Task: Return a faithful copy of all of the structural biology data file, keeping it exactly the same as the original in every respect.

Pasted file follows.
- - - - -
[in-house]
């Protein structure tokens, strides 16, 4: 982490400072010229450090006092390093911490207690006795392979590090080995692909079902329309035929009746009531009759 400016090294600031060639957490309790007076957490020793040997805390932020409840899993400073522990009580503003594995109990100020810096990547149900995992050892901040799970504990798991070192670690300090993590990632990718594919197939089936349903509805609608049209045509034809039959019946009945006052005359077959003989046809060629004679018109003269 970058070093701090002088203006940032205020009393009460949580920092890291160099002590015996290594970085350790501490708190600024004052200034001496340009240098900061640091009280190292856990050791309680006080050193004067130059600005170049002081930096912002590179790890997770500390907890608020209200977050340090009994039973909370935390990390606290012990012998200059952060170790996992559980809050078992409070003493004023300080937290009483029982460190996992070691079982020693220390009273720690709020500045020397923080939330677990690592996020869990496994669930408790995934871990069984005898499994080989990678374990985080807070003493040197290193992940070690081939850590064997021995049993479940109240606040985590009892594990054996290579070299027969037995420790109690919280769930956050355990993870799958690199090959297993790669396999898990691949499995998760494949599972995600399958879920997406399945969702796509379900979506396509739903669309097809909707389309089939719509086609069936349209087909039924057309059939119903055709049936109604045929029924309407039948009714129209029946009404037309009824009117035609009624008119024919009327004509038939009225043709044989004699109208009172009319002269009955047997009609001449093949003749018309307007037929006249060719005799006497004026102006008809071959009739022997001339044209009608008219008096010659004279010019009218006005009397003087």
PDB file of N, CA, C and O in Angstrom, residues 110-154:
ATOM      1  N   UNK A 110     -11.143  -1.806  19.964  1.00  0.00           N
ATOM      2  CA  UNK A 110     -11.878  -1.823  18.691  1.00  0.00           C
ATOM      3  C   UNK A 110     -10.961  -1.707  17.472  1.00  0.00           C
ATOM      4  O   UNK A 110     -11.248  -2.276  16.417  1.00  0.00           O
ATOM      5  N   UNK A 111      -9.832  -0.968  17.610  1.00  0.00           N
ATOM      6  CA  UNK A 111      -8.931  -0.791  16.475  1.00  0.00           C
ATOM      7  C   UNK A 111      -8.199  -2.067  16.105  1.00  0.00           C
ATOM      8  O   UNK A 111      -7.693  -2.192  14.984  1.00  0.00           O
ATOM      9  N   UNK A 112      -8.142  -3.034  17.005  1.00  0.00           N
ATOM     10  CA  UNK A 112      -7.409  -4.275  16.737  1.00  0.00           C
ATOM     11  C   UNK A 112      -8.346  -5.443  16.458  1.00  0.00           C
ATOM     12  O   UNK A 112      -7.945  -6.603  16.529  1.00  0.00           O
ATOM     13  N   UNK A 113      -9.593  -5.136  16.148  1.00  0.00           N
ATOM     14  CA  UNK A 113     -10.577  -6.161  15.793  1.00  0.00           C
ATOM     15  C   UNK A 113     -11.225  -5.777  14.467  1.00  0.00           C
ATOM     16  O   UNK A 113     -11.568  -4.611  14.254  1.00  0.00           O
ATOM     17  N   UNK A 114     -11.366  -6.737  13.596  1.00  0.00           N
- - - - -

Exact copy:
[in-house]
């Protein structure tokens, strides 16, 4: 982490400072010229450090006092390093911490207690006795392979590090080995692909079902329309035929009746009531009759 400016090294600031060639957490309790007076957490020793040997805390932020409840899993400073522990009580503003594995109990100020810096990547149900995992050892901040799970504990798991070192670690300090993590990632990718594919197939089936349903509805609608049209045509034809039959019946009945006052005359077959003989046809060629004679018109003269 970058070093701090002088203006940032205020009393009460949580920092890291160099002590015996290594970085350790501490708190600024004052200034001496340009240098900061640091009280190292856990050791309680006080050193004067130059600005170049002081930096912002590179790890997770500390907890608020209200977050340090009994039973909370935390990390606290012990012998200059952060170790996992559980809050078992409070003493004023300080937290009483029982460190996992070691079982020693220390009273720690709020500045020397923080939330677990690592996020869990496994669930408790995934871990069984005898499994080989990678374990985080807070003493040197290193992940070690081939850590064997021995049993479940109240606040985590009892594990054996290579070299027969037995420790109690919280769930956050355990993870799958690199090959297993790669396999898990691949499995998760494949599972995600399958879920997406399945969702796509379900979506396509739903669309097809909707389309089939719509086609069936349209087909039924057309059939119903055709049936109604045929029924309407039948009714129209029946009404037309009824009117035609009624008119024919009327004509038939009225043709044989004699109208009172009319002269009955047997009609001449093949003749018309307007037929006249060719005799006497004026102006008809071959009739022997001339044209009608008219008096010659004279010019009218006005009397003087």
PDB file of N, CA, C and O in Angstrom, residues 110-154:
ATOM      1  N   UNK A 110     -11.143  -1.806  19.964  1.00  0.00           N
ATOM      2  CA  UNK A 110     -11.878  -1.823  18.691  1.00  0.00           C
ATOM      3  C   UNK A 110     -10.961  -1.707  17.472  1.00  0.00           C
ATOM      4  O   UNK A 110     -11.248  -2.276  16.417  1.00  0.00           O
ATOM      5  N   UNK A 111      -9.832  -0.968  17.610  1.00  0.00           N
ATOM      6  CA  UNK A 111      -8.931  -0.791  16.475  1.00  0.00           C
ATOM      7  C   UNK A 111      -8.199  -2.067  16.105  1.00  0.00           C
ATOM      8  O   UNK A 111      -7.693  -2.192  14.984  1.00  0.00           O
ATOM      9  N   UNK A 112      -8.142  -3.034  17.005  1.00  0.00           N
ATOM     10  CA  UNK A 112      -7.409  -4.275  16.737  1.00  0.00           C
ATOM     11  C   UNK A 112      -8.346  -5.443  16.458  1.00  0.00           C
ATOM     12  O   UNK A 112      -7.945  -6.603  16.529  1.00  0.00           O
ATOM     13  N   UNK A 113      -9.593  -5.136  16.148  1.00  0.00           N
ATOM     14  CA  UNK A 113     -10.577  -6.161  15.793  1.00  0.00           C
ATOM     15  C   UNK A 113     -11.225  -5.777  14.467  1.00  0.00           C
ATOM     16  O   UNK A 113     -11.568  -4.611  14.254  1.00  0.00           O
ATOM     17  N   UNK A 114     -11.366  -6.737  13.596  1.00  0.00           N